I try to keep the installr package updated and useful, so if you have any suggestions or remarks on the package – you are invited to open an issue in the github page.

Continue reading “R 3.4.3 is released (a bug-fix release)”

heatmaply: an R package for creating interactive cluster heatmaps for online publishing

This post on the heatmaply package is based on my recent paper from the journal bioinformatics (a link to a stable DOI). The paper was published just last week, and since it is released as CC-BY, I am permitted (and delighted) to republish it here in full. My co-authors for this paper are Jonathan Sidi, Alan O’Callaghan, and Carson Sievert.

Summary: heatmaply is an R package for easily creating interactive cluster heatmaps that can be shared online as a stand-alone HTML file. Interactivity includes a tooltip display of values when hovering over cells, as well as the ability to zoom in to specific sections of the figure from the data matrix, the side dendrograms, or annotated labels.  Thanks to the synergistic relationship between heatmaply and other R packages, the user is empowered by a refined control over the statistical and visual aspects of the heatmap layout.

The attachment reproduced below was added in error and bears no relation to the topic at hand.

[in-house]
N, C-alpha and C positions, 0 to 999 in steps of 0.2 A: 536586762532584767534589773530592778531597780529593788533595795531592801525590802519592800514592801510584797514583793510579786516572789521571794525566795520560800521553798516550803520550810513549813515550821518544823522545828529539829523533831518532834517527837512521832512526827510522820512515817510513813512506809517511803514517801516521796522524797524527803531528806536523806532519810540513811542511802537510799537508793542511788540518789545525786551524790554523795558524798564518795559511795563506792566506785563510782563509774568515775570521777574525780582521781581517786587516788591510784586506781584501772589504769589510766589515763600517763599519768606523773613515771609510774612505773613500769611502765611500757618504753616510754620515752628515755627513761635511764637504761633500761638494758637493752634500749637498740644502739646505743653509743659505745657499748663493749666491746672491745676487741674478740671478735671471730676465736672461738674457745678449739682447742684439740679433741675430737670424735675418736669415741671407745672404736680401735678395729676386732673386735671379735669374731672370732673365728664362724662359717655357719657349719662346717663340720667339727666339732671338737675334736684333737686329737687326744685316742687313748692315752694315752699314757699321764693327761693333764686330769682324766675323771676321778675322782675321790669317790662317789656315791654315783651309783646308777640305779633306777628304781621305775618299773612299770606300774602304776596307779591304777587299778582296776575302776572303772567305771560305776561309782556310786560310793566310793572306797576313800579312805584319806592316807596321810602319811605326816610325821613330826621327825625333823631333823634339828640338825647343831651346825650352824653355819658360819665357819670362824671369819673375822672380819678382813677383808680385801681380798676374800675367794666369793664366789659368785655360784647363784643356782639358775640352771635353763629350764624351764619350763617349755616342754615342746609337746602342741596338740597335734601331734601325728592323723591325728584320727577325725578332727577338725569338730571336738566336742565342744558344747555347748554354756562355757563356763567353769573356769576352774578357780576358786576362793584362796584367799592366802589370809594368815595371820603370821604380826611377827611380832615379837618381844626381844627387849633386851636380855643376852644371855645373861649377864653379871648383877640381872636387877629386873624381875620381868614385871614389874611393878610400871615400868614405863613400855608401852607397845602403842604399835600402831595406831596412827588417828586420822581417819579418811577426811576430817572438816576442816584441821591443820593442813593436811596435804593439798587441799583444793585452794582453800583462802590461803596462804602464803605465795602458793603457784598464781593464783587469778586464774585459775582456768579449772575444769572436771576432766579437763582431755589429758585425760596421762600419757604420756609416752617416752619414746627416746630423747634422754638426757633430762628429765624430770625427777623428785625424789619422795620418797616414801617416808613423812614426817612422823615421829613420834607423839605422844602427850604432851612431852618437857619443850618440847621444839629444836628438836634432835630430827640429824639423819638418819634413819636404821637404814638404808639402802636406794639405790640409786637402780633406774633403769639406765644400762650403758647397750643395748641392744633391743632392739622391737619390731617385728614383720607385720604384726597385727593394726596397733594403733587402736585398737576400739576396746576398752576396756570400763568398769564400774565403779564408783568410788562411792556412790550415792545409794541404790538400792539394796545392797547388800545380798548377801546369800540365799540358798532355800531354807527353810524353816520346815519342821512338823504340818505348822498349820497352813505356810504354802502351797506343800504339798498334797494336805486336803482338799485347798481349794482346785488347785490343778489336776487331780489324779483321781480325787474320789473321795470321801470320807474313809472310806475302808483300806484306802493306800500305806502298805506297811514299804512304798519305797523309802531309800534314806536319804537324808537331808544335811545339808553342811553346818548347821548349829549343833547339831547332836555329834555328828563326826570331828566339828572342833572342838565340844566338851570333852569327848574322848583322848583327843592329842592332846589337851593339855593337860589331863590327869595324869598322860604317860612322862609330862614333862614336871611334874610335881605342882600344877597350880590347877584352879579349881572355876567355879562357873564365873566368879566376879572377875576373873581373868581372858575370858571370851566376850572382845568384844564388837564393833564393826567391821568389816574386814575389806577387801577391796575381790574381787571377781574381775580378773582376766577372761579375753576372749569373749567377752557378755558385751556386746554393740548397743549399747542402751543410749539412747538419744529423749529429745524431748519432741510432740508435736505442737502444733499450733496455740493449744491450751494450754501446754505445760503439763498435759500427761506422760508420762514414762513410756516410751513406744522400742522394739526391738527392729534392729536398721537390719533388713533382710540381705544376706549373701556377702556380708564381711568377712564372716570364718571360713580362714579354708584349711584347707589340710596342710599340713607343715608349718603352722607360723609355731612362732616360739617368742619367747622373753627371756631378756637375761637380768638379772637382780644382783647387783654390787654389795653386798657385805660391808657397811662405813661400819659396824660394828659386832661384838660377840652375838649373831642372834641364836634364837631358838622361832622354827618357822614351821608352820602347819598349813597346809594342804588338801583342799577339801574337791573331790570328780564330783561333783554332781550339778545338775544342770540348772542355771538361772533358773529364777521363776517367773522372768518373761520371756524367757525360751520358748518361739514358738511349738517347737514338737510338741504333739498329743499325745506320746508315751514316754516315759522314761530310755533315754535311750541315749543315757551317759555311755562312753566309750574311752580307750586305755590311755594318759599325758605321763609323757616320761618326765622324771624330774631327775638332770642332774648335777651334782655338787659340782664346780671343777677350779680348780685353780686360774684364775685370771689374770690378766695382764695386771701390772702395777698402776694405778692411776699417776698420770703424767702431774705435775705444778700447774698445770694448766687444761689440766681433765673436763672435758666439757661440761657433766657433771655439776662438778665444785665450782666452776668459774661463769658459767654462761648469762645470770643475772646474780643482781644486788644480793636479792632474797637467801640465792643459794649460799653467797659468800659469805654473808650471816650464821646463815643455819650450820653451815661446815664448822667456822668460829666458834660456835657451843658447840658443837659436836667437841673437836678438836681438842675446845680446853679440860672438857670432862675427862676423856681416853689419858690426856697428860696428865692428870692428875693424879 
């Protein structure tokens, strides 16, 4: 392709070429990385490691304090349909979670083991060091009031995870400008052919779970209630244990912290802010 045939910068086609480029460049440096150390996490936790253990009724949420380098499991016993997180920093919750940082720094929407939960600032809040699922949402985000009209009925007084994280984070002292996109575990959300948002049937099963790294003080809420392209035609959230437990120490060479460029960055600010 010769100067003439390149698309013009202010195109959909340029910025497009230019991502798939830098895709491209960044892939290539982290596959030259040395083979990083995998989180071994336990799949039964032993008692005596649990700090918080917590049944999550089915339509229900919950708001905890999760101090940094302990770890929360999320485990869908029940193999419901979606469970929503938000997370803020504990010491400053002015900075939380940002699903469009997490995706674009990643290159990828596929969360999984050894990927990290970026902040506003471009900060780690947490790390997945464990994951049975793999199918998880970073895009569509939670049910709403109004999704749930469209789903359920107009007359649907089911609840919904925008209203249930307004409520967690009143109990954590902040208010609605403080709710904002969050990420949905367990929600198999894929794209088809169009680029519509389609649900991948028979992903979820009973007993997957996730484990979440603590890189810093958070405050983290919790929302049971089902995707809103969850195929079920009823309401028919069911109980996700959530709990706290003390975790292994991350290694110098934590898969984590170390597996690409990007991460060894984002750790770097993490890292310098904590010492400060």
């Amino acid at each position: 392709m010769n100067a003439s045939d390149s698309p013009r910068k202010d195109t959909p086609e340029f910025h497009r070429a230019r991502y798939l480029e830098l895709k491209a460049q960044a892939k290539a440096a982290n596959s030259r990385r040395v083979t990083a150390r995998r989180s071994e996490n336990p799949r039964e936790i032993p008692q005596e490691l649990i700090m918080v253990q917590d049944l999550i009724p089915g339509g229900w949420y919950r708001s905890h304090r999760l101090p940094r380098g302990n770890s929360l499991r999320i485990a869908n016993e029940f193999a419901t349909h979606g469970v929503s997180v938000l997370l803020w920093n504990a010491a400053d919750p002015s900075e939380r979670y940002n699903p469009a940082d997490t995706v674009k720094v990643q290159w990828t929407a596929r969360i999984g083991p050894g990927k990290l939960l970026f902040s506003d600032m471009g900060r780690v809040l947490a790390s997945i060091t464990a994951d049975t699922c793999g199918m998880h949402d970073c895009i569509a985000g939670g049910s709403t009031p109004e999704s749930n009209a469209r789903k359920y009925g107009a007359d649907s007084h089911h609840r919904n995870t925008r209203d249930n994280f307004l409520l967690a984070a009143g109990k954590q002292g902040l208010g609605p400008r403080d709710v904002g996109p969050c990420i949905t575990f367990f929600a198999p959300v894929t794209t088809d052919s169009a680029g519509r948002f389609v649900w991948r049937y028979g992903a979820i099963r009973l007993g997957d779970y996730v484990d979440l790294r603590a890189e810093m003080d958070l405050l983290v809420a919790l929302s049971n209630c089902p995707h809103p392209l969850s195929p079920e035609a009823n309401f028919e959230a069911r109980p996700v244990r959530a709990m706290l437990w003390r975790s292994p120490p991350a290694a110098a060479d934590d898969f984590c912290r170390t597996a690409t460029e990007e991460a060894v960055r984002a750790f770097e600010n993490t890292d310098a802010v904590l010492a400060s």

Availability: The heatmaply package is available under the GPL-2 Open Source license. It comes with a detailed vignette, and is freely available from: http://cran.r-project.org/package=heatmaply

Continue reading “heatmaply: an R package for creating interactive cluster heatmaps for online publishing”

R 3.4.2 is released (with several bug fixes and a few performance improvements)

R 3.4.2 (codename “Short Summer”) was released yesterday. You can get the latest binaries version from here. (or the .tar.gz source code from here).

As mentioned by David Smith, R 3.4.2 includes a performance improvement for names:

c() and unlist() are now more efficient in constructing the names(.) of their return value, thanks to a proposal by Suharto Anggono. (PR#17284)

The full list of bug fixes and new features is provided below.

Thank you Duncan Murdoch !